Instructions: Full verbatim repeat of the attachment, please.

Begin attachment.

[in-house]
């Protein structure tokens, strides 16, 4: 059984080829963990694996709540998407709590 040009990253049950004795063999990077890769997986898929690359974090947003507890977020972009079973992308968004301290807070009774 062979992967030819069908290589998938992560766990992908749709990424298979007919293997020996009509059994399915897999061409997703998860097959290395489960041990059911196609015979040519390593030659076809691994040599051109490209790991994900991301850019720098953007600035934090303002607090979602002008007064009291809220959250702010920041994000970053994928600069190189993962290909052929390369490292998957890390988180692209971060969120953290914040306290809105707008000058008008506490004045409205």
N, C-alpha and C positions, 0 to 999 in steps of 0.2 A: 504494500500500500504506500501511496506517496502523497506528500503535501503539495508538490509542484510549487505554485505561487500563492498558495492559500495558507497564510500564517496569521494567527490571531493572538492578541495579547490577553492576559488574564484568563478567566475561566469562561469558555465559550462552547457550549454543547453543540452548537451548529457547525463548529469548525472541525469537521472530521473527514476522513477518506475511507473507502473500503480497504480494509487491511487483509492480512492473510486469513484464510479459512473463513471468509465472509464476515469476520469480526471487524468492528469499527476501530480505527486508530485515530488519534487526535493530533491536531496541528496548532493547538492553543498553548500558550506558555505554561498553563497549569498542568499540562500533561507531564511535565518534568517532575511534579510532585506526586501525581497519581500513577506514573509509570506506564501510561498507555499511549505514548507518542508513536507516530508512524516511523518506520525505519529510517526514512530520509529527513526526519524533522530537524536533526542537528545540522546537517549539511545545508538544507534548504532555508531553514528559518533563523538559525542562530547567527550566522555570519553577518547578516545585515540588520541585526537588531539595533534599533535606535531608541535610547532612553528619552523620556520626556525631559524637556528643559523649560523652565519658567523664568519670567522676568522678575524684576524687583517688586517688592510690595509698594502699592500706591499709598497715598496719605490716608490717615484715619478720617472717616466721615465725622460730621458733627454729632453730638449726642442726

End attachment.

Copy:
[in-house]
């Protein structure tokens, strides 16, 4: 059984080829963990694996709540998407709590 040009990253049950004795063999990077890769997986898929690359974090947003507890977020972009079973992308968004301290807070009774 062979992967030819069908290589998938992560766990992908749709990424298979007919293997020996009509059994399915897999061409997703998860097959290395489960041990059911196609015979040519390593030659076809691994040599051109490209790991994900991301850019720098953007600035934090303002607090979602002008007064009291809220959250702010920041994000970053994928600069190189993962290909052929390369490292998957890390988180692209971060969120953290914040306290809105707008000058008008506490004045409205």
N, C-alpha and C positions, 0 to 999 in steps of 0.2 A: 504494500500500500504506500501511496506517496502523497506528500503535501503539495508538490509542484510549487505554485505561487500563492498558495492559500495558507497564510500564517496569521494567527490571531493572538492578541495579547490577553492576559488574564484568563478567566475561566469562561469558555465559550462552547457550549454543547453543540452548537451548529457547525463548529469548525472541525469537521472530521473527514476522513477518506475511507473507502473500503480497504480494509487491511487483509492480512492473510486469513484464510479459512473463513471468509465472509464476515469476520469480526471487524468492528469499527476501530480505527486508530485515530488519534487526535493530533491536531496541528496548532493547538492553543498553548500558550506558555505554561498553563497549569498542568499540562500533561507531564511535565518534568517532575511534579510532585506526586501525581497519581500513577506514573509509570506506564501510561498507555499511549505514548507518542508513536507516530508512524516511523518506520525505519529510517526514512530520509529527513526526519524533522530537524536533526542537528545540522546537517549539511545545508538544507534548504532555508531553514528559518533563523538559525542562530547567527550566522555570519553577518547578516545585515540588520541585526537588531539595533534599533535606535531608541535610547532612553528619552523620556520626556525631559524637556528643559523649560523652565519658567523664568519670567522676568522678575524684576524687583517688586517688592510690595509698594502699592500706591499709598497715598496719605490716608490717615484715619478720617472717616466721615465725622460730621458733627454729632453730638449726642442726